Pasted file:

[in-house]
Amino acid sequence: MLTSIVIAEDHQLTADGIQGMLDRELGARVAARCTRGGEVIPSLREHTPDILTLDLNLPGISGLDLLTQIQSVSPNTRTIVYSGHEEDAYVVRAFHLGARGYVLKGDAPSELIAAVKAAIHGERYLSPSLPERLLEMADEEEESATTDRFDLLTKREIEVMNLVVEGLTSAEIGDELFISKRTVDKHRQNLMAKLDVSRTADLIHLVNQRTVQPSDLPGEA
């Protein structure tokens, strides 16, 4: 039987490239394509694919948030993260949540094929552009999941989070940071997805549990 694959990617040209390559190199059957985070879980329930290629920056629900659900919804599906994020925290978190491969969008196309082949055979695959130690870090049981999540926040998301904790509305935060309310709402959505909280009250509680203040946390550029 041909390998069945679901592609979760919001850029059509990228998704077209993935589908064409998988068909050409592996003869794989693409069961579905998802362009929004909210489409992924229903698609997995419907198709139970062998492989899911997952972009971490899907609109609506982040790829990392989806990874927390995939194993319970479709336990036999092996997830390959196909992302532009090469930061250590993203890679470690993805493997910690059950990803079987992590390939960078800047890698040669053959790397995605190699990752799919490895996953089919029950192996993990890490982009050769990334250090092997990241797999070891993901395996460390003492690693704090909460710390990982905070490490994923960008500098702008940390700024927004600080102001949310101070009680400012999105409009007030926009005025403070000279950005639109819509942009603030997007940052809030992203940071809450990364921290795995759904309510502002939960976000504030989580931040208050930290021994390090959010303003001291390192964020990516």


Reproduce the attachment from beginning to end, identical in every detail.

[in-house]
Amino acid sequence: MLTSIVIAEDHQLTADGIQGMLDRELGARVAARCTRGGEVIPSLREHTPDILTLDLNLPGISGLDLLTQIQSVSPNTRTIVYSGHEEDAYVVRAFHLGARGYVLKGDAPSELIAAVKAAIHGERYLSPSLPERLLEMADEEEESATTDRFDLLTKREIEVMNLVVEGLTSAEIGDELFISKRTVDKHRQNLMAKLDVSRTADLIHLVNQRTVQPSDLPGEA
């Protein structure tokens, strides 16, 4: 039987490239394509694919948030993260949540094929552009999941989070940071997805549990 694959990617040209390559190199059957985070879980329930290629920056629900659900919804599906994020925290978190491969969008196309082949055979695959130690870090049981999540926040998301904790509305935060309310709402959505909280009250509680203040946390550029 041909390998069945679901592609979760919001850029059509990228998704077209993935589908064409998988068909050409592996003869794989693409069961579905998802362009929004909210489409992924229903698609997995419907198709139970062998492989899911997952972009971490899907609109609506982040790829990392989806990874927390995939194993319970479709336990036999092996997830390959196909992302532009090469930061250590993203890679470690993805493997910690059950990803079987992590390939960078800047890698040669053959790397995605190699990752799919490895996953089919029950192996993990890490982009050769990334250090092997990241797999070891993901395996460390003492690693704090909460710390990982905070490490994923960008500098702008940390700024927004600080102001949310101070009680400012999105409009007030926009005025403070000279950005639109819509942009603030997007940052809030992203940071809450990364921290795995759904309510502002939960976000504030989580931040208050930290021994390090959010303003001291390192964020990516």